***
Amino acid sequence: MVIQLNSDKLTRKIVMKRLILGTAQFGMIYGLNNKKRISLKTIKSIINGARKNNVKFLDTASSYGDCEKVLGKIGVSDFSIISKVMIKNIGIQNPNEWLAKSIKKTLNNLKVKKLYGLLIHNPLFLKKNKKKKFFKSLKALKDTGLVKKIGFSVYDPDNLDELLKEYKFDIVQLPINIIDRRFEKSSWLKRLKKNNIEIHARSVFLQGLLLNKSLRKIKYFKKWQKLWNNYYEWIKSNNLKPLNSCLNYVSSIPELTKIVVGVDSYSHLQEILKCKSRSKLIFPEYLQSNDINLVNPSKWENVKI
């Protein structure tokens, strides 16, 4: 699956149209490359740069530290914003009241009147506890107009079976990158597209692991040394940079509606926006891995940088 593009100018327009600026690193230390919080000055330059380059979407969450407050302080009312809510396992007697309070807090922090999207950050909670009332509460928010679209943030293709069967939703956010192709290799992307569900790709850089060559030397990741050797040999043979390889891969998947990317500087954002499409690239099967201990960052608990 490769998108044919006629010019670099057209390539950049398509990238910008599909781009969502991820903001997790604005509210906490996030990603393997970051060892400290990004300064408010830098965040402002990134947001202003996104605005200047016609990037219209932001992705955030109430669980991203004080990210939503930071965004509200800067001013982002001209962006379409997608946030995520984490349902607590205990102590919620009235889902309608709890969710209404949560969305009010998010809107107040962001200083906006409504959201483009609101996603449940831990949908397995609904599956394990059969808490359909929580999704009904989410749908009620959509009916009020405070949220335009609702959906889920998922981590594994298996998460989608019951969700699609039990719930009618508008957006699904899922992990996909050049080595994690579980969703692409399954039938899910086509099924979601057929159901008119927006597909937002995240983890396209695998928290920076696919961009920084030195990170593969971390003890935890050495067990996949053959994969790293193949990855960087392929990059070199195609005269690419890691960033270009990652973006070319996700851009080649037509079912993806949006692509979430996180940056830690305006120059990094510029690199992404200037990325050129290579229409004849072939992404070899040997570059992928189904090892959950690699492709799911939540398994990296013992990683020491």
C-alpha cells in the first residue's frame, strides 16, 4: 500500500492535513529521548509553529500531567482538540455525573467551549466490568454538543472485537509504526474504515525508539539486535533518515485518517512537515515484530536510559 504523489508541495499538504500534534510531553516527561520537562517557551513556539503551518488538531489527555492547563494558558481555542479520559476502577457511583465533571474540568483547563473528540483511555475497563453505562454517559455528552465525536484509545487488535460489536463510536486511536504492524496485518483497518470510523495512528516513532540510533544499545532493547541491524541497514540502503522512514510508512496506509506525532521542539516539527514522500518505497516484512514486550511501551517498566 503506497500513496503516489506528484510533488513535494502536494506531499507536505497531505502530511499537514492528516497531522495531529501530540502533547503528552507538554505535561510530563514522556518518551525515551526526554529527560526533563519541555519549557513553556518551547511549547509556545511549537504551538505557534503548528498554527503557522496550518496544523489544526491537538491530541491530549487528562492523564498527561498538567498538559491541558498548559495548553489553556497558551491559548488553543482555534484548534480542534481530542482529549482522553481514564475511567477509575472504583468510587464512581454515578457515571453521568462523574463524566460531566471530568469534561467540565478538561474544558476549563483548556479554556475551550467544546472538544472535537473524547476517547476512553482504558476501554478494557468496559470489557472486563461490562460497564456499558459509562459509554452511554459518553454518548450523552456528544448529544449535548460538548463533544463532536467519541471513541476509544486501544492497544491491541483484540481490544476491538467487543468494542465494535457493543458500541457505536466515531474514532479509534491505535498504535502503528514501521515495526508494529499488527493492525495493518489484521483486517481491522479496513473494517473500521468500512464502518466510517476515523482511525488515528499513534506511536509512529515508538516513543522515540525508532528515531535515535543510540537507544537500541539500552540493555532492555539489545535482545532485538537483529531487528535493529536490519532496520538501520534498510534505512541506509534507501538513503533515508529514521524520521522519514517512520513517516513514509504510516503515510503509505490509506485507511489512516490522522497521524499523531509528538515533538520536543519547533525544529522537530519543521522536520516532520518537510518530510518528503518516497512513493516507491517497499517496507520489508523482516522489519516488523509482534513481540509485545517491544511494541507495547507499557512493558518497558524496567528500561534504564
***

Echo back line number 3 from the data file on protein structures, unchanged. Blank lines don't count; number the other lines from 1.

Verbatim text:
C-alpha cells in the first residue's frame, strides 16, 4: 500500500492535513529521548509553529500531567482538540455525573467551549466490568454538543472485537509504526474504515525508539539486535533518515485518517512537515515484530536510559 504523489508541495499538504500534534510531553516527561520537562517557551513556539503551518488538531489527555492547563494558558481555542479520559476502577457511583465533571474540568483547563473528540483511555475497563453505562454517559455528552465525536484509545487488535460489536463510536486511536504492524496485518483497518470510523495512528516513532540510533544499545532493547541491524541497514540502503522512514510508512496506509506525532521542539516539527514522500518505497516484512514486550511501551517498566 503506497500513496503516489506528484510533488513535494502536494506531499507536505497531505502530511499537514492528516497531522495531529501530540502533547503528552507538554505535561510530563514522556518518551525515551526526554529527560526533563519541555519549557513553556518551547511549547509556545511549537504551538505557534503548528498554527503557522496550518496544523489544526491537538491530541491530549487528562492523564498527561498538567498538559491541558498548559495548553489553556497558551491559548488553543482555534484548534480542534481530542482529549482522553481514564475511567477509575472504583468510587464512581454515578457515571453521568462523574463524566460531566471530568469534561467540565478538561474544558476549563483548556479554556475551550467544546472538544472535537473524547476517547476512553482504558476501554478494557468496559470489557472486563461490562460497564456499558459509562459509554452511554459518553454518548450523552456528544448529544449535548460538548463533544463532536467519541471513541476509544486501544492497544491491541483484540481490544476491538467487543468494542465494535457493543458500541457505536466515531474514532479509534491505535498504535502503528514501521515495526508494529499488527493492525495493518489484521483486517481491522479496513473494517473500521468500512464502518466510517476515523482511525488515528499513534506511536509512529515508538516513543522515540525508532528515531535515535543510540537507544537500541539500552540493555532492555539489545535482545532485538537483529531487528535493529536490519532496520538501520534498510534505512541506509534507501538513503533515508529514521524520521522519514517512520513517516513514509504510516503515510503509505490509506485507511489512516490522522497521524499523531509528538515533538520536543519547533525544529522537530519543521522536520516532520518537510518530510518528503518516497512513493516507491517497499517496507520489508523482516522489519516488523509482534513481540509485545517491544511494541507495547507499557512493558518497558524496567528500561534504564